1H NMR spectra were recorded on a Bruker AV 400 MHz spectrometer (Bruker). Solid-state 13C NMR spectra were recorded on a Bruker AVIII 500 MHz spectrometer. Fourier transform infrared spectra were recorded on a Thermo Nicolet Nexus 470 spectrometer equipped with a MCT-A (mercury cadmium telluride) detector with 5 mg samples. TGA was carried out under nitrogen atmosphere on a TGA/DSC 1 thermal analyzer from METTLER TOLEDO. Elemental analyses were carried out on a Perkin-Elmer 240C element analyzer (Perkin-Elmer). PXRD data were collected on a Philips X’Pert powder diffractometer (Philips) using a Cu Kα source (λ=1.5418 Å) over the range of 2θ=1.0−40.0 with a step size of 0.02° and 2 s per step. Fluorescence spectroscopy data were collected on a LS55 luminescence spectrometer. The sorption isotherm for N2 was measured with a Micromeritics ASAP 2020 analyzer with ultra-high-purity N2 (99.999% purity). To estimate pore size distributions for PI-COFs, nonlocal density functional theory was applied to analyse the N2 isotherms on the basis of the model of N2@77K on carbon with slit pores and the method of non-negative regularization. The scanning electron microscopy images were obtained on a JEOL JSM7400F microscope (JEOL), operating at an acceleration voltage of 3–10 keV and current of 10 μA.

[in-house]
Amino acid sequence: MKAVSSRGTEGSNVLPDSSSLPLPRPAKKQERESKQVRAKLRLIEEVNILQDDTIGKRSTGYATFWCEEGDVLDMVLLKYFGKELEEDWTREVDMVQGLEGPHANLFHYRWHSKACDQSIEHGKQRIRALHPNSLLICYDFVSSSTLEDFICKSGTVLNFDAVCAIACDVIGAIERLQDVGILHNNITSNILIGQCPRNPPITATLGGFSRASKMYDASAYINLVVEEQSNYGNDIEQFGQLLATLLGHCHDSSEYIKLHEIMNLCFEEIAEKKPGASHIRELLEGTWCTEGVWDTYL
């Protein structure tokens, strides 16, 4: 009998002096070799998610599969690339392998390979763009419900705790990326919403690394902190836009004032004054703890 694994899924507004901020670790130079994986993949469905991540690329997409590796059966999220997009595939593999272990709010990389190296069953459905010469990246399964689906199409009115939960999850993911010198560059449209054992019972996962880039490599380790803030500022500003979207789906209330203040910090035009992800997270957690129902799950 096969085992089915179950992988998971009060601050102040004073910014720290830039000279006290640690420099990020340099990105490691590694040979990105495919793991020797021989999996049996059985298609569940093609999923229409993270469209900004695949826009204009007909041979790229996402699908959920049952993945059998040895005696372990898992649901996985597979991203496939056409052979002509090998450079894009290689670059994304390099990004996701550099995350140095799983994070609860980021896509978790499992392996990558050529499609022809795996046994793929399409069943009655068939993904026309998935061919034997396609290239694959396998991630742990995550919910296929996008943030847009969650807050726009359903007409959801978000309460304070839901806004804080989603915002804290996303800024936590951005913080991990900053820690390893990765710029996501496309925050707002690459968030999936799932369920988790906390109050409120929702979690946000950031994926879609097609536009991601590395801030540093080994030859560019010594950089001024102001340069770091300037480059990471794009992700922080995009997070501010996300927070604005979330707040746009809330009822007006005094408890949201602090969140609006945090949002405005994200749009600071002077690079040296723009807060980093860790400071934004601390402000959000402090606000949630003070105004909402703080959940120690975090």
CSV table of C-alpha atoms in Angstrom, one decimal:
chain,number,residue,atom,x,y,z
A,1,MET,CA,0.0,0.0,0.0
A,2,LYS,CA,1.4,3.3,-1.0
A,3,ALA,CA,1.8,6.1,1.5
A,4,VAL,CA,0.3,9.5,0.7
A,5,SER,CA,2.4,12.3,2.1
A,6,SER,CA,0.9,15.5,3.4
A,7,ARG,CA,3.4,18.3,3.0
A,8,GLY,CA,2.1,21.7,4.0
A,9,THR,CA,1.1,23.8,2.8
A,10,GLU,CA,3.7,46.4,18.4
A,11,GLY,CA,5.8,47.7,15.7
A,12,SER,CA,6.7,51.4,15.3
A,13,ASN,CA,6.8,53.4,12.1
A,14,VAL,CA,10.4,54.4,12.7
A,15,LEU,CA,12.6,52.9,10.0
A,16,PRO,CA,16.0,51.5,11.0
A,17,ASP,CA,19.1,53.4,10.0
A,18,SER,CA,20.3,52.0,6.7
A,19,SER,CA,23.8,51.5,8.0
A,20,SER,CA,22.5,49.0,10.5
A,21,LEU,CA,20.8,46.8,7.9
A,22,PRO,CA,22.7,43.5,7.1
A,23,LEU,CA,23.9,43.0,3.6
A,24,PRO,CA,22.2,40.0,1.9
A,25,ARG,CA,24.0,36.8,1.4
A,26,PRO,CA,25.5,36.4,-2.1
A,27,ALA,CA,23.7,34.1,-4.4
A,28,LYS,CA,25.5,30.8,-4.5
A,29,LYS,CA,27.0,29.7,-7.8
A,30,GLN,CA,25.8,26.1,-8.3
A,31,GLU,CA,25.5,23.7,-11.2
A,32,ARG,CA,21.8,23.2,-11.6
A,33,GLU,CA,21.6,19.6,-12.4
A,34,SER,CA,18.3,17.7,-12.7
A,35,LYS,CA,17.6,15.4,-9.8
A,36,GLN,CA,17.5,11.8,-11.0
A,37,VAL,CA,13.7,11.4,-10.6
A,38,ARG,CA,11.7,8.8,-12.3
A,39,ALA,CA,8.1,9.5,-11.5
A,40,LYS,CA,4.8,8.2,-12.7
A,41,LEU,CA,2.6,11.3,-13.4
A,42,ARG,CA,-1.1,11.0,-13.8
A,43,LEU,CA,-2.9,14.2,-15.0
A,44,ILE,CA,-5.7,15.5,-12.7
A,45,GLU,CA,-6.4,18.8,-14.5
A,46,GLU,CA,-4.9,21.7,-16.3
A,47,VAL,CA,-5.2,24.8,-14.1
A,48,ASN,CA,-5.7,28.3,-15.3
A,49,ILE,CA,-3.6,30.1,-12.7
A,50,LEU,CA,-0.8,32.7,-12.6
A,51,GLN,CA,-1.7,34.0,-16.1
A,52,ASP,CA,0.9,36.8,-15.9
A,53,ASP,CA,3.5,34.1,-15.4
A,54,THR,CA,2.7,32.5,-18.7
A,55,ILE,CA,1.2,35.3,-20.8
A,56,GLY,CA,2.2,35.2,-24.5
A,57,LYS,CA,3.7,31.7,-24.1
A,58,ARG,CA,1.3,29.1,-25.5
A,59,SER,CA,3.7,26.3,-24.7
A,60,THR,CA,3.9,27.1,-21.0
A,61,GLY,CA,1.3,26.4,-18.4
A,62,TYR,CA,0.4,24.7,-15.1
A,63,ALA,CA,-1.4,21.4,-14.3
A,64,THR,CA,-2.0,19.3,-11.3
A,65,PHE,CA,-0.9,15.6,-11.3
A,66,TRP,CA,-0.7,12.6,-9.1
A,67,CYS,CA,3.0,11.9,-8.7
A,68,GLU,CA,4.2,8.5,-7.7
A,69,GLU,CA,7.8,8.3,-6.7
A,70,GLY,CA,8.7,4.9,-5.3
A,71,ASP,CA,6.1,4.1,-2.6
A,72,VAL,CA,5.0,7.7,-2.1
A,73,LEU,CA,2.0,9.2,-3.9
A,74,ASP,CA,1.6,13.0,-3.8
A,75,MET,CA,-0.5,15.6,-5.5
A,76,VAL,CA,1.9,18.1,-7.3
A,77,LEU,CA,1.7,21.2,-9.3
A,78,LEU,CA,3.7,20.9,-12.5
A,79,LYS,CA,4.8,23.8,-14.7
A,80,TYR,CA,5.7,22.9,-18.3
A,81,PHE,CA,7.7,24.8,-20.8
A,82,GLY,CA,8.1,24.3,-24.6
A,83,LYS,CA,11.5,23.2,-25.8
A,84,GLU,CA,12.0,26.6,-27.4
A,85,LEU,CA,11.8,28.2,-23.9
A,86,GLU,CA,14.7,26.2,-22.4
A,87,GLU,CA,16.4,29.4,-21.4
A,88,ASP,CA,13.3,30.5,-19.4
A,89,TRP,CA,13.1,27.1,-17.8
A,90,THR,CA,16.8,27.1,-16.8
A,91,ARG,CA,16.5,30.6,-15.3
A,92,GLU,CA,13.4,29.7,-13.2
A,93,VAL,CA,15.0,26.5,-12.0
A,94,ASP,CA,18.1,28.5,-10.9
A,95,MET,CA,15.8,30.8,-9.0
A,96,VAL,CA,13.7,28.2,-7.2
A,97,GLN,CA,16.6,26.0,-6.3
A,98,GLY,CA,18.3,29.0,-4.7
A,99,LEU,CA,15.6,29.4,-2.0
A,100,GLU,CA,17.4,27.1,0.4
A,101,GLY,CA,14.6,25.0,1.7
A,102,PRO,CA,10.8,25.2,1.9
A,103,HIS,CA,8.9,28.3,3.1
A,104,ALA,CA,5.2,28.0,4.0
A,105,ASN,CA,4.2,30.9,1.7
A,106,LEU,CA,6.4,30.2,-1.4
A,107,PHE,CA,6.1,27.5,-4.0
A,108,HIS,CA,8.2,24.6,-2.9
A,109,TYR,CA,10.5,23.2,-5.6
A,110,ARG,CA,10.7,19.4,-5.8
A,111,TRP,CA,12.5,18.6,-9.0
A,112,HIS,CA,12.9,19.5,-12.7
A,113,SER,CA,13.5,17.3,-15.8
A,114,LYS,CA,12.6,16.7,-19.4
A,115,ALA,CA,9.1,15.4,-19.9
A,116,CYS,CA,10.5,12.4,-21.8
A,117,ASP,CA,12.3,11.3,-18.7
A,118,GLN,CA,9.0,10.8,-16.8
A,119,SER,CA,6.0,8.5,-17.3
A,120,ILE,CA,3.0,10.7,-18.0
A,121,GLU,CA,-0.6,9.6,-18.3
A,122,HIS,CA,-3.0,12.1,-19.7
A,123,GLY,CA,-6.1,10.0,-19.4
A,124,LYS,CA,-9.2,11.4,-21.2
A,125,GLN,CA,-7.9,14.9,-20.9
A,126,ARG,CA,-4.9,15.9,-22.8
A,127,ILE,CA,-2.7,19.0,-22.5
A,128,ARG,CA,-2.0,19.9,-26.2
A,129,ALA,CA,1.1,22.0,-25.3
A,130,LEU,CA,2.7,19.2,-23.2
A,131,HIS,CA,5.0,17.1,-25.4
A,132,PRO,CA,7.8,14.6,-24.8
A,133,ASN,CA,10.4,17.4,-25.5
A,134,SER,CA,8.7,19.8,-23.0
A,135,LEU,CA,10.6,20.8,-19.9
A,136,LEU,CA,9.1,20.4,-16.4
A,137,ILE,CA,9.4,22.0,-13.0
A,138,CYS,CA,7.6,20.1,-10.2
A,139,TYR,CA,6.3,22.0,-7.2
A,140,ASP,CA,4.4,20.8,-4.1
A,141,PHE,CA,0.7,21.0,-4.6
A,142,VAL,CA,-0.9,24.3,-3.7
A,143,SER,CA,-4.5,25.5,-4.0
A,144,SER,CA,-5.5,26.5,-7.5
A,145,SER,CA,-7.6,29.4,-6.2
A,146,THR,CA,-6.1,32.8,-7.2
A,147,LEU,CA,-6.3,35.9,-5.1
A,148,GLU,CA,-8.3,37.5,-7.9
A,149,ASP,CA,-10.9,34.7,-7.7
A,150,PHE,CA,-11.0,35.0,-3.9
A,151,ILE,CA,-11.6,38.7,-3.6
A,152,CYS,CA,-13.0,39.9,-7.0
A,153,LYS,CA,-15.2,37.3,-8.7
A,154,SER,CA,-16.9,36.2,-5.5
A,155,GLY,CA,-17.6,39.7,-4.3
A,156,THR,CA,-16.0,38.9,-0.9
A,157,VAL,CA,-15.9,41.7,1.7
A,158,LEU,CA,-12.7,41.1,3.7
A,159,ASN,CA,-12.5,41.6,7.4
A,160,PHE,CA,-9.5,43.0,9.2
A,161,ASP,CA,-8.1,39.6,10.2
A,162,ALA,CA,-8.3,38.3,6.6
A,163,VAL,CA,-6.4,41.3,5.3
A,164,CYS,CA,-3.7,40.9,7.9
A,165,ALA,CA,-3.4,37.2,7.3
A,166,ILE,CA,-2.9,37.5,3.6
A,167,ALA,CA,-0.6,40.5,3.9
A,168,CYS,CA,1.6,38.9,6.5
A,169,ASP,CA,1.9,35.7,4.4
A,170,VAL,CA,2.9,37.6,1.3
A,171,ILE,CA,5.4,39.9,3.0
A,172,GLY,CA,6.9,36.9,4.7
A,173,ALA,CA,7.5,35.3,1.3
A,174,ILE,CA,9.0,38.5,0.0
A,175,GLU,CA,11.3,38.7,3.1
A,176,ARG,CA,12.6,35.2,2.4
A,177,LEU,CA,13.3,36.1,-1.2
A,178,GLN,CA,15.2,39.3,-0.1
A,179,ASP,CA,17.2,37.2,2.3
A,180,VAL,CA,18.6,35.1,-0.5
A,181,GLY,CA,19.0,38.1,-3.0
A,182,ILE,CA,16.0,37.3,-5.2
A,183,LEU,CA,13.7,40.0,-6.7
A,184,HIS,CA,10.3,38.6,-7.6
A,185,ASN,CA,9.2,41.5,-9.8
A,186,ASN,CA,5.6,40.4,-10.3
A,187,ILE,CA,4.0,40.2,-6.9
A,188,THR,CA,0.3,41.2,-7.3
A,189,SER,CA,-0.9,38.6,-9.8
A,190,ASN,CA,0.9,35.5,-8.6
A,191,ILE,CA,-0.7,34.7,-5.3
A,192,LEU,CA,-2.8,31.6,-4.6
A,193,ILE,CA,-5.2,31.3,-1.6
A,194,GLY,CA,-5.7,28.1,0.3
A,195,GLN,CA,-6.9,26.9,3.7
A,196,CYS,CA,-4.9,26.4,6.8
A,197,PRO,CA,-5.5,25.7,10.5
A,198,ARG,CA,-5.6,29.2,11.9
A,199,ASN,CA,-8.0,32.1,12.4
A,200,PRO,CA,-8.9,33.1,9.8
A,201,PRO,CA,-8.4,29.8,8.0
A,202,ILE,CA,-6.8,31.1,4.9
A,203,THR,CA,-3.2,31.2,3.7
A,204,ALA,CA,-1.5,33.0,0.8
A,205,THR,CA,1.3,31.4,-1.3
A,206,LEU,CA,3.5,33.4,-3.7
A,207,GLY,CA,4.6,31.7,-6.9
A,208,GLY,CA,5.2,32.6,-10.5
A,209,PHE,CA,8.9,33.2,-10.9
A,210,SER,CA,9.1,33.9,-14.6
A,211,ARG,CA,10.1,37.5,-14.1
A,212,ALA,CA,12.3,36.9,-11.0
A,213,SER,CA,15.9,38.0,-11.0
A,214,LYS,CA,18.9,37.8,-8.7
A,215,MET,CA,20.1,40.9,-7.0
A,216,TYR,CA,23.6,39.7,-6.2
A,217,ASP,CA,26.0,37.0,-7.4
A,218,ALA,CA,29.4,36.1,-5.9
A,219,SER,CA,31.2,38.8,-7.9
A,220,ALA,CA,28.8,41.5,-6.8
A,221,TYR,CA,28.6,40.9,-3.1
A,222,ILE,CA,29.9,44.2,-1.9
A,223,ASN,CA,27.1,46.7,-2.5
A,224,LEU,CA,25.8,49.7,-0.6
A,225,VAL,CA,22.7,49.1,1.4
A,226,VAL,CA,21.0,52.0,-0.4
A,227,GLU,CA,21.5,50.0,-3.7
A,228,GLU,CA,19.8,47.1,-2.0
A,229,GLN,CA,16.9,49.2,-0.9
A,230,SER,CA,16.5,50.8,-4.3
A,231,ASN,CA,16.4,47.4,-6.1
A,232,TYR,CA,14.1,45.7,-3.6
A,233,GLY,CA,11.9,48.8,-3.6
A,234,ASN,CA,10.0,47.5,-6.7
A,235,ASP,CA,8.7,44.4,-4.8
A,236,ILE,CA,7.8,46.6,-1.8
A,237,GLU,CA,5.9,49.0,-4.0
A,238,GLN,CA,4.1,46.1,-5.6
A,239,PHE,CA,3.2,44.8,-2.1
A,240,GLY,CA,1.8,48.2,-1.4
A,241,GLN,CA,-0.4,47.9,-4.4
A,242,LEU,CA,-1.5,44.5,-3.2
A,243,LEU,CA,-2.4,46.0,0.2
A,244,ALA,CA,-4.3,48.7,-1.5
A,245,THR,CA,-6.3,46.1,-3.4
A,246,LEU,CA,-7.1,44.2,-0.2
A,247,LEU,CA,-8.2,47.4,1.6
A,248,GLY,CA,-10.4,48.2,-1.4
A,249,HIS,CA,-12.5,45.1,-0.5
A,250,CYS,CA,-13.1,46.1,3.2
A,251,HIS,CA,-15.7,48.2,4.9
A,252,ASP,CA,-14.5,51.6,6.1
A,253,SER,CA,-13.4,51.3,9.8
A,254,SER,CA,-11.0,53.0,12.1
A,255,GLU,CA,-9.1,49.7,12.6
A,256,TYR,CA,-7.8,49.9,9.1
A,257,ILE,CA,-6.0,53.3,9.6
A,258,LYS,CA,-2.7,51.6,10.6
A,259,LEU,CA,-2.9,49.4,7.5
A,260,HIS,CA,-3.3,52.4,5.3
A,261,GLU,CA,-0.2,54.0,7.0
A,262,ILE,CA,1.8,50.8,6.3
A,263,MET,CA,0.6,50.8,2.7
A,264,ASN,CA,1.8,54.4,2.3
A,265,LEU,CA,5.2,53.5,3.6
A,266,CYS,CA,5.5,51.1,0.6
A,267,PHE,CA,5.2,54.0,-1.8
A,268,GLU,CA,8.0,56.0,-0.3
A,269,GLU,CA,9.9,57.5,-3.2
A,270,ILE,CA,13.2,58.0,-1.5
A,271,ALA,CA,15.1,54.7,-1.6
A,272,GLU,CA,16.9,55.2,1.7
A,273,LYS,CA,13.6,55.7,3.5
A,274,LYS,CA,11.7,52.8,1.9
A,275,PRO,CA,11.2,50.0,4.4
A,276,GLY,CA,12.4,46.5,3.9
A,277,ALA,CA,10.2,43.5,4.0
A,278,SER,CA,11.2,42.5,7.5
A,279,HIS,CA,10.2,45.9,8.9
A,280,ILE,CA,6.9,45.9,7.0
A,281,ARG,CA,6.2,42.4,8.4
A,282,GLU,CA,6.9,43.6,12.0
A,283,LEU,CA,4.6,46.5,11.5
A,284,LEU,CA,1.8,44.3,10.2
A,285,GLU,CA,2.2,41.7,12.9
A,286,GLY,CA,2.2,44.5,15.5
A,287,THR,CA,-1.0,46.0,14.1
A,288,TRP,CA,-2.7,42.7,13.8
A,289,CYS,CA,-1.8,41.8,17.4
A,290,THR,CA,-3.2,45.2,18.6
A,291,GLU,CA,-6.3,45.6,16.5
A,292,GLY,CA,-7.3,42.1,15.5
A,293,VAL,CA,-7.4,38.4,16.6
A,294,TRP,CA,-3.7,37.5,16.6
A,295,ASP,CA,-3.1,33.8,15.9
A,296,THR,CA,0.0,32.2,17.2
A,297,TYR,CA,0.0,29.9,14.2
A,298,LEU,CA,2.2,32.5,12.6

Additional information

How to cite this article: Fang, Q. et al. Designed synthesis of large-pore crystalline polyimide covalent organic frameworks. Nat. Commun. 5:4503 doi: 10.1038/ncomms5503 (2014).